“Yes, yes,” scowled Scrooge, “save your breath. My project dashboard shows what all the teams are doing, monitors the Slack channels and assigns tasks dynamically when resources become available. There’s nothing you can tell me about current projects! Might as well call yourself the Ghost of Just In Time!”
“Resources,” boomed the ghost, “don’t you mean people?”
“Well, that’s to be expected,” harrumphed Scrooge. “You think projects get over the line by giving staff time off and letting them benefit from efficient task completion. Efficiency, for whom, is what I say? For them or for the PMO! Humbug!”
“I bring you not to the office, but to Babette Cratchit’s home,” said the apparition. “See she arrives late for Christmas lunch after taking a Zoom call with Bangalore.” It was indeed the Cratchits’ dining room, where Mr Cratchit was bringing out the warmed-up turkey.
“It’s nice to be able to heat the house on this happy day,” said Babette, charging her glass. “Here’s to the PMO and Scrooge for keeping us all busy with work so we can pay the newly enormous energy bills.”
“I’ll drink to the day, and the warmth and having work,” said Mr Cratchit. “But not to that old miser. Had you working Christmas Day, hunched over the Zoom call. It’s uncivilised!”
Scrooge started at the rebuke but was distracted by the sight of the family dog, Tony Tom, shivering in the corner. “Ah, the pet,” said the Ghost of Projects Present. “Babette used to walk him daily, but she’s been working so hard, he hasn’t been exercised and is sick as a result. The family can’t afford the vet’s fees, what with inflation. He might have to be put down.”
“Tell me Tony Tom will survive,” begged Scrooge, but the answer unsettled him: “I see a vacant doggy bed in the poor chimney-corner, and a dog-lead, without an owner, carefully preserved. If these shadows remain unaltered by the Future, the hound will die and all because you prioritised ‘resource utilisation’ over staff wellness...”
The last of the spirits
Darkness fell, and when he awoke, Scrooge was shaken. “Skip to the end,” he muttered, and the day whizzed past on fast-forward, leaving him abed again, asleep, then awakened by the ringtone of doom. “I am the Ghost of Scrum Yet to Come,” intoned the haggard old spectre. “The rhyme is contrived… but then so is your project methodology…”
“What horrors await in future projects?” murmured Scrooge, chastened by the two previous nights. But the ghost just pointed at a vacant office, outside of which two junior HR business partners were removing a nameplate. “But that’s my office!” squeaked Scrooge.
“Why did they fire him, then?” one was saying. “Well, they didn’t actually fire him,” said the other. “They just kept loading him up with impossible deliverables because he was constantly boasting about how hard-working his team was. Way I heard it, the new business director was chucking client work at him like there was no tomorrow. And when he cracked, they just replaced him. Sad really.”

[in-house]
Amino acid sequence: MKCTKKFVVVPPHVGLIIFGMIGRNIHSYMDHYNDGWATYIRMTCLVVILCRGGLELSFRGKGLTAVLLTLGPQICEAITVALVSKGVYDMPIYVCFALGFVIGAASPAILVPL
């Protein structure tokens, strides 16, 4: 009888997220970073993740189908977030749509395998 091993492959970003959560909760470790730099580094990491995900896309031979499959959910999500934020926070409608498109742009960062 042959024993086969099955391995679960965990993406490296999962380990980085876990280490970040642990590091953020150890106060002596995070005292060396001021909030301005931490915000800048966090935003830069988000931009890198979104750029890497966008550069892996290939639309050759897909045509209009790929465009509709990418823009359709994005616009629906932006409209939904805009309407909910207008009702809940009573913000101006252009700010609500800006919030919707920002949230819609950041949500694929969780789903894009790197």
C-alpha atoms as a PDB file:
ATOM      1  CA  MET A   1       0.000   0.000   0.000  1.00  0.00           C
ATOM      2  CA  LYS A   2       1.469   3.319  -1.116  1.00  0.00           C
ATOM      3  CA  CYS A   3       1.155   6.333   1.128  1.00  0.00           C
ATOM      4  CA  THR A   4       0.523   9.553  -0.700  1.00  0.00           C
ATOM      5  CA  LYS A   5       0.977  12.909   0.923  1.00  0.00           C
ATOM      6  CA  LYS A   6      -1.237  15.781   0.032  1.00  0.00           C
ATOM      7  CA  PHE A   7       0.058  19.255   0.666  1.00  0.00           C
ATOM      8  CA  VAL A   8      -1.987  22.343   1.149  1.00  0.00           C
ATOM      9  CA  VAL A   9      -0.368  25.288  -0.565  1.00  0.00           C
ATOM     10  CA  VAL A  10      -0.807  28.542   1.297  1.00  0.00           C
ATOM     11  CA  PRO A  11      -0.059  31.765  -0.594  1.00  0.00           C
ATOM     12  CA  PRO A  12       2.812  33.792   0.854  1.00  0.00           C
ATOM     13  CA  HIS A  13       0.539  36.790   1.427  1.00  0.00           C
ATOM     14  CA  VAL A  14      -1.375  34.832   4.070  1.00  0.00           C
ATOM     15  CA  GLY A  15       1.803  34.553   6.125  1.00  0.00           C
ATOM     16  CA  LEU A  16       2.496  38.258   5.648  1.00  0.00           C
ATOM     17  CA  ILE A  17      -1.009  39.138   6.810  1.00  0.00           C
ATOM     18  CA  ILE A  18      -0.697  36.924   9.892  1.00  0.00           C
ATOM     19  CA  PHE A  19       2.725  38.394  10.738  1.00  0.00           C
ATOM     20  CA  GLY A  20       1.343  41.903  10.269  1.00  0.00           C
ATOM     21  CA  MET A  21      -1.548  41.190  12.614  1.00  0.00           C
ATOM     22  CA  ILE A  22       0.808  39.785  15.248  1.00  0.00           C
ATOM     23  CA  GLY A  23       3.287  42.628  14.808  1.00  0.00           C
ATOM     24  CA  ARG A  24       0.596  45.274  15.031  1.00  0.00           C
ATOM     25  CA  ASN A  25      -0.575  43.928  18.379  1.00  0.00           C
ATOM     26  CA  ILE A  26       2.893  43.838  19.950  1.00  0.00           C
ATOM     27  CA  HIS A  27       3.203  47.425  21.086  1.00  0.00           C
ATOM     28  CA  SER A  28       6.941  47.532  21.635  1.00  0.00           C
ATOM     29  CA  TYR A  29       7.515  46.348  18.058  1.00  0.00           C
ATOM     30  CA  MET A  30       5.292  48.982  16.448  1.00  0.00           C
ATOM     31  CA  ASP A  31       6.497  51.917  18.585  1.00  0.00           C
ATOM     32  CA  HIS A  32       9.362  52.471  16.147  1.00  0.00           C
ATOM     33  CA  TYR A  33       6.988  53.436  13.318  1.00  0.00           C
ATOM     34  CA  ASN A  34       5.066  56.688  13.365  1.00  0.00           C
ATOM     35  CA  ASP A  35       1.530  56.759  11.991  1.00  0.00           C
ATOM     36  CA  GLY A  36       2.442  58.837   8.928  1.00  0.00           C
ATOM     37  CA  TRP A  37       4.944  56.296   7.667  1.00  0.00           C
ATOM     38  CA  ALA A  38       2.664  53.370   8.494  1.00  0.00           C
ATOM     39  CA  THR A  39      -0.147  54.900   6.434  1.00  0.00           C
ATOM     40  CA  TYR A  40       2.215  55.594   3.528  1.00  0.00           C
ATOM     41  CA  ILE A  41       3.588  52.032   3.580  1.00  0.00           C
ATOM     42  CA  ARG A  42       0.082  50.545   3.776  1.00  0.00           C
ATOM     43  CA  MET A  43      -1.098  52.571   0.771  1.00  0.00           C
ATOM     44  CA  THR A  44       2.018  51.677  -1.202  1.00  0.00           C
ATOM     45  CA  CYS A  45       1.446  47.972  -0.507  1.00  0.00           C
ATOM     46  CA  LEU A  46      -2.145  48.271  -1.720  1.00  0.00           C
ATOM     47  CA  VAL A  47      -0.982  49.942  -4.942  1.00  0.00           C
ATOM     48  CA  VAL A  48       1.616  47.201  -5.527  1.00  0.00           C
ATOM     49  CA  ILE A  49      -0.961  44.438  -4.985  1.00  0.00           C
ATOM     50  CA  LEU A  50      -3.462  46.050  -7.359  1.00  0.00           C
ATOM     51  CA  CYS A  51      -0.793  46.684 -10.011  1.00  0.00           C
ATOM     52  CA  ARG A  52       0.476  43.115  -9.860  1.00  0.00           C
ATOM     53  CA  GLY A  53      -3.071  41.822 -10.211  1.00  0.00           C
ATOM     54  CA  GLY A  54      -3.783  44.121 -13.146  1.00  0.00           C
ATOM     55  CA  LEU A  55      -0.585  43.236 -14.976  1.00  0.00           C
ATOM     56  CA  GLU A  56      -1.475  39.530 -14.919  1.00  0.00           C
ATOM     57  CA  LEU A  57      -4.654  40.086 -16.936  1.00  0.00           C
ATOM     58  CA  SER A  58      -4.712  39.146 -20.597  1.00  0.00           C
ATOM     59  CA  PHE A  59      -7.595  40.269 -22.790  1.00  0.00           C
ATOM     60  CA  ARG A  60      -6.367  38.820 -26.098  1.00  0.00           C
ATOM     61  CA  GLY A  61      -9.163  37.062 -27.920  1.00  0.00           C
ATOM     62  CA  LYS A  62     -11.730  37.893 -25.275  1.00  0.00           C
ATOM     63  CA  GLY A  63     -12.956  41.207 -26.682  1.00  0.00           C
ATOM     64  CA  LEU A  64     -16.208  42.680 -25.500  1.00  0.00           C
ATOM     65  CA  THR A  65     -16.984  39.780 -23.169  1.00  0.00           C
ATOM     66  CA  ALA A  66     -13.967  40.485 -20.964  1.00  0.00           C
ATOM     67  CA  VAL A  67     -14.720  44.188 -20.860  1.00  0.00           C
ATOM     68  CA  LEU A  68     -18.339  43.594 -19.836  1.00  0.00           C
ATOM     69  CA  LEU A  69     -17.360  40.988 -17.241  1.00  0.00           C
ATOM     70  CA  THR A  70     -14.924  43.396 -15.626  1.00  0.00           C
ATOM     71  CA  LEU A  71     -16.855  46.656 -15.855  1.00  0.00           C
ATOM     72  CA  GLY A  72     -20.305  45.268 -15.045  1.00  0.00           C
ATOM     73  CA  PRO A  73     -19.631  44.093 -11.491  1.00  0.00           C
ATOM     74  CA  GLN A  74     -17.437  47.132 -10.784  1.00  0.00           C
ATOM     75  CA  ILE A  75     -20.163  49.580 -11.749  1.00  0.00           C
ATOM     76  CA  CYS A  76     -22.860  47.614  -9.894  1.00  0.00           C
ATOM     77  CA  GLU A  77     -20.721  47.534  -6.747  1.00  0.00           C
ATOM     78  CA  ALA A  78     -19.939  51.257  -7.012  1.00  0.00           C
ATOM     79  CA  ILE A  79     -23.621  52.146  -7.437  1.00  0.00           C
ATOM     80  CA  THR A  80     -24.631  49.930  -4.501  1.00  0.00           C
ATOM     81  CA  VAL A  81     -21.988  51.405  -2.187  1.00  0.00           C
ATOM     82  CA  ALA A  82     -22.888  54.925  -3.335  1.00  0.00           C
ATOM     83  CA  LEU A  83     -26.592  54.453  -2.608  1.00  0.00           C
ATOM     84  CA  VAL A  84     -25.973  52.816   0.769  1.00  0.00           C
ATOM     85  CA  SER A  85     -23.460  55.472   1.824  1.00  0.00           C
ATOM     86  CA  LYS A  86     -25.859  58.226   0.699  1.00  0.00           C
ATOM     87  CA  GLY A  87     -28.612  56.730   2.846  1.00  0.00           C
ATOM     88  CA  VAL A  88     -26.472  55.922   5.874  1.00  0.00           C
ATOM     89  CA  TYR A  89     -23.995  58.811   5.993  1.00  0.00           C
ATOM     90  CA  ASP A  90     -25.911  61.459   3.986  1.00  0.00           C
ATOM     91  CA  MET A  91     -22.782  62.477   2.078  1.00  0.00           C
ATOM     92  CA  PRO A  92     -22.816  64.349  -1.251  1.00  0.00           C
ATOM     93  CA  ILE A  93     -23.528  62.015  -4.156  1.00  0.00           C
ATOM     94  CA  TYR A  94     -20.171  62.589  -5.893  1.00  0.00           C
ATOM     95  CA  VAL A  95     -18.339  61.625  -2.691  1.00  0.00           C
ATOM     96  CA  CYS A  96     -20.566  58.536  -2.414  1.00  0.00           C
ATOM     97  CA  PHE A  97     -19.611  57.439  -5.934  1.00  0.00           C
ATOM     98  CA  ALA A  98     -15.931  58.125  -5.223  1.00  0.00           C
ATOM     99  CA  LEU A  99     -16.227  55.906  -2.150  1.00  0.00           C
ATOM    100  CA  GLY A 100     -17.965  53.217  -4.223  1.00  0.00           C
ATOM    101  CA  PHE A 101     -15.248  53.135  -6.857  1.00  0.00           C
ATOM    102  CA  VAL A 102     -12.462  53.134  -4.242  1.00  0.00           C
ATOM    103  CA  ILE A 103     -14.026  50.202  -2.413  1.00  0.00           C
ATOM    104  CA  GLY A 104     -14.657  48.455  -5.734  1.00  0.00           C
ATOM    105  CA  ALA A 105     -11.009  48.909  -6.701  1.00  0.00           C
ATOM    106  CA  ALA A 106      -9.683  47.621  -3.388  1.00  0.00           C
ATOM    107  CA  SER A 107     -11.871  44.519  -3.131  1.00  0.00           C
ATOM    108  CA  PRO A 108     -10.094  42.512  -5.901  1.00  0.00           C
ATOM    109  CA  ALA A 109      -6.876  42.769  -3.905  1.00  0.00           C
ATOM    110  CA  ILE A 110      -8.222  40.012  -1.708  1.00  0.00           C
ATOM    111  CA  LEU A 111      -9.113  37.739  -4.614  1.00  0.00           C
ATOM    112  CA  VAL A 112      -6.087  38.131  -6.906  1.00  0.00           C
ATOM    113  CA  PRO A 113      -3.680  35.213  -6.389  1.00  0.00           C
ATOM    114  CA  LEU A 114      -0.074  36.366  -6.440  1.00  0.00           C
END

“Is this my reward,” Scrooge begged the ghost, “delivering world-class productivity and working my people beyond the limit, and they do this?”
“Well, yes,” said the ghost. “Ironic, isn’t it. You helped build a workplace culture of grinding, of deliver-at-all-costs; your people worked 70-hour weeks; and in the end… well, you created expectations among project sponsors that even you couldn’t deliver.”
“Spirit!” Scrooge cried, tight clutching at its robe, “hear me! I am not the man I was. I will not be the man I must have been, but for this intercourse. Why show me this, if I am past all hope!”
“Well,” said the ghost, “it’s not too late to turn off access to the Slack channel and work email until New Year…”
The end of it
Christmas Eve and Scrooge woke with a start. Confused for a moment, he smiled as if a weight had lifted. “Wellness!” he cried. “Staff retention! Long-term planning and built-in redundancies to allow for downtime! More slack and less Slack!” To express his epiphany, he rushed to the office, where Babette was hunched over an integrated business planning template.
“Come Babette,” he trilled, “we have work!”
“I just need to finish this…” Cratchit started, but Scrooge slammed the laptop shut and pushed it into the bin. “Follow me!” Scrooge took Babette to the retail park and bought presents for everyone. Back at the Cratchit house, he shook Mr Cratchit warmly by the hand. “Babette is home until 4 January,” he said. “And here are gifts from the PMO for all the children.”
Even Tony Tom the dog got a gift – a doggy treadmill to make sure he could exercise even when Babette was tired. Scrooge Zoom-broadcast the happy scene to the whole PMO so they could see how committed he was to staff wellbeing now. The culture would change!
Scrooge had no further comms with Spirits, but lived upon the ‘look after your team and your team will look after your clients’ principle ever afterwards; and it was always said of him, that he knew how to keep Christmas well, if any man alive possessed the knowledge.
May that be truly said of APM, and all of us! And so, as Tony Tom barked, “God bless Us, Every One!” (We really do need to lay off the cheese…)